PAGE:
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Who Is Profiting From Charters? The Big Bucks Behind Charter School Secrecy, Financial Scandal and Corruption

What we know about the financial incentives offered by charter schools.

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As soon as I went inside, I could see that it was built on the cheap. There was no gym; students just had to go outside throughout the winter. There was no lunchroom. Instead, tables were set up in a hallway, and lunches were brought in from outside the school.

It’s no surprise that for-profit companies, which are motivated solely by maximizing profit, might want to keep overhead costs as low as possible.

And even by the flimsy legal standards in place to protect the public against charter school industry corruption, charter schools across the nation are failing. They are mired in financial scandal—and have become synonymous in many districts for mismanagement. A frequently updated blog called by California-based researcher Sharron Higgins, called Charter School Scandals, provides a running tally of these scandals throughout the country, and they are vast. A quick perusal of the blog suggests that these scandals are happening over and over again, even if few mainstream media outlets are willing to connect the dots about what is going on.

Here are just a few examples of what seems to be a pretty large-scale problem:

In February 2012, an audit showed that Las Mantañas Charter School of Las Cruces New Mexico had over-estimated its actual 2011 assets, including land and large equipment. It must have taken heroic measures to over-estimate anything, since the school also under-reported assets like expensive equipment that cost up to $5,000. On top of this, the school was unable to account for almost $85,000 spent that fiscal year.

In March, Keystone Education Charter Center of Pittsburgh came under fire when the Pennsylvania State Ethics Commission found that a Mercer County charter school director was leasing properties to the schools with no management company approval.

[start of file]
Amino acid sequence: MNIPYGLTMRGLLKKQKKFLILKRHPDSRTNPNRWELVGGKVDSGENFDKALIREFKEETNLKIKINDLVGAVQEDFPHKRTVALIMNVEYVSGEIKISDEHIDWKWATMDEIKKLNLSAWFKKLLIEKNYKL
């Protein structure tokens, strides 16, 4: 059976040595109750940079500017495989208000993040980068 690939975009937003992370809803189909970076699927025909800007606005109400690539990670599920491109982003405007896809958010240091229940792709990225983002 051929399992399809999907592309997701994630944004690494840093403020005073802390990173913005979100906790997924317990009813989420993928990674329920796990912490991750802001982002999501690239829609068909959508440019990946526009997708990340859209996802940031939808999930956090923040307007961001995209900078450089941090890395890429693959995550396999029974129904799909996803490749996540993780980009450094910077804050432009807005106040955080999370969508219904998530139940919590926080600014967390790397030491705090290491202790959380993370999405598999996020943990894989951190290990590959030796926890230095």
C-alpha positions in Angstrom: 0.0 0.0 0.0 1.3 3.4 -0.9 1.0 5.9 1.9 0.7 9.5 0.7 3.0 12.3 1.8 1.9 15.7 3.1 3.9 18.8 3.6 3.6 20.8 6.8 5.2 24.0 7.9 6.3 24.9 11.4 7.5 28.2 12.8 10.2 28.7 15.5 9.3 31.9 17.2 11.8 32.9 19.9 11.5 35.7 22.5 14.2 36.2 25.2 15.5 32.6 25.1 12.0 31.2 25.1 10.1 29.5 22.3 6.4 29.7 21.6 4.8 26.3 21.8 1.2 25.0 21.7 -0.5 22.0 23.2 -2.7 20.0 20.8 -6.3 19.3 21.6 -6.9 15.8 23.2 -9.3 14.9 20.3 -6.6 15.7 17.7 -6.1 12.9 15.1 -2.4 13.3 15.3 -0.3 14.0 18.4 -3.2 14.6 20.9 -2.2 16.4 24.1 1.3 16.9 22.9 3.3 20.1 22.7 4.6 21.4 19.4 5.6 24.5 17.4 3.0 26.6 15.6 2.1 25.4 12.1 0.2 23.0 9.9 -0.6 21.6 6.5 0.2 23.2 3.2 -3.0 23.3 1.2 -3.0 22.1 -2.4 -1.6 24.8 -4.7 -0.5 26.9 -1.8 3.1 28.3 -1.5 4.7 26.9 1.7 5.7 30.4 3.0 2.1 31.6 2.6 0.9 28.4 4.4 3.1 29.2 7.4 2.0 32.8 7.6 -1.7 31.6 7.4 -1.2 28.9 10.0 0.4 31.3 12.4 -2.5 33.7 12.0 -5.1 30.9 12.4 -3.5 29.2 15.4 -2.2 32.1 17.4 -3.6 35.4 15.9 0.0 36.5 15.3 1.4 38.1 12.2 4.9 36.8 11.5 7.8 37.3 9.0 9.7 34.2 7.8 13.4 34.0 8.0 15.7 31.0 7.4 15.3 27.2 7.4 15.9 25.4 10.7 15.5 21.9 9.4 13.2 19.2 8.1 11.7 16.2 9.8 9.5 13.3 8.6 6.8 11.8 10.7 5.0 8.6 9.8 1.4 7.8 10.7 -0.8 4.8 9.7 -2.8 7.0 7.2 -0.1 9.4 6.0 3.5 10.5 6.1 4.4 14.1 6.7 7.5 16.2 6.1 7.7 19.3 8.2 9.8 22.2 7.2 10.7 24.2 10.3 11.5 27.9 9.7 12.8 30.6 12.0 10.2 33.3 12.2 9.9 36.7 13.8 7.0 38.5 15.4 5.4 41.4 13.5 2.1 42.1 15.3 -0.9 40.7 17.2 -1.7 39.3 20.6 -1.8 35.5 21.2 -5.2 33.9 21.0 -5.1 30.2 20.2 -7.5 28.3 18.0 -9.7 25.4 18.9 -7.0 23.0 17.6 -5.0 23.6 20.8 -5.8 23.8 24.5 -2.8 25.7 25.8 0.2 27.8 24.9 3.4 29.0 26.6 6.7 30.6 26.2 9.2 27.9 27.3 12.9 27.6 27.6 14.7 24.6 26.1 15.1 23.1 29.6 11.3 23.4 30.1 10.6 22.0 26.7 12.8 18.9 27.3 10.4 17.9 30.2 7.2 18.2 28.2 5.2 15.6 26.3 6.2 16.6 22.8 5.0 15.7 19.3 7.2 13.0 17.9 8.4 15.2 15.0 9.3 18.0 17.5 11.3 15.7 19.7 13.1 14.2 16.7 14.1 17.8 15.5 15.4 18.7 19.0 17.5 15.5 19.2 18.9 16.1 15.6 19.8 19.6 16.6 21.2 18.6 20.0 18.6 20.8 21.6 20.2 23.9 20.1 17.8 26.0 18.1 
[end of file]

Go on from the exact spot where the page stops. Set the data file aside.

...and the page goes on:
Then, in April, Houston Gateway Academy was found charging illegal fees for student enrollment.

These are not isolated cases of cronyism, misjudgment, mismanagement or treating children unfairly for profit. Higgins’ website suggests that it’s happening over and over, week by week, in every region of the country where charter schools are operating. Chicago Teachers Union (CTU) researcher Sarah Hainds tells AlterNet that lack of transparency makes it hard to untangle all the corruption and mismanagement underway. She says it’s difficult provide a thorough analysis of the effects of public-private contracts in the Chicago area alone, and that it all comes into play in a complicated “web of construction contracts and testing contracts.”

In addition to the work of the Chicago Teachers Union, Hainds says several people are researching profiteering in charter schools, including multiple Chicago reporters, a coalition of more than 100 professors across 25 local universities, called Chicagoland Researchers and Advocates for Transformative Education or CREATE, and a local non-profit called the Better Government Association. She says,“Everyone is trying to figure this out. That’s how hard it is.” 

One company that comes up over and over in discussions about charter education is K12 Inc. or more commonly referred to as simply K12. K12 is particularly influential in Chicago and Philadelphia charter schools, contracting with the school system to provide online schooling with links to the rightwing Christian homeschool movement.

K12 got off its feet under the leadership of Bill Bennett, the frequent CNN commentator and conservative Christian who once offered this crime reduction platform on his radio show: “[Y]ou could abort every black baby in this country, and your crime rate would go down.” Bennett had to resign from the company over this comment, but it’s not clear that his influence has waned. K12 notoriously treats creationism as legitimate science and the Bible as a useful history book. Other educators report racist language and glorification of the Confederacy — again, in a curriculum designed for school proliferation in inner cities.

 
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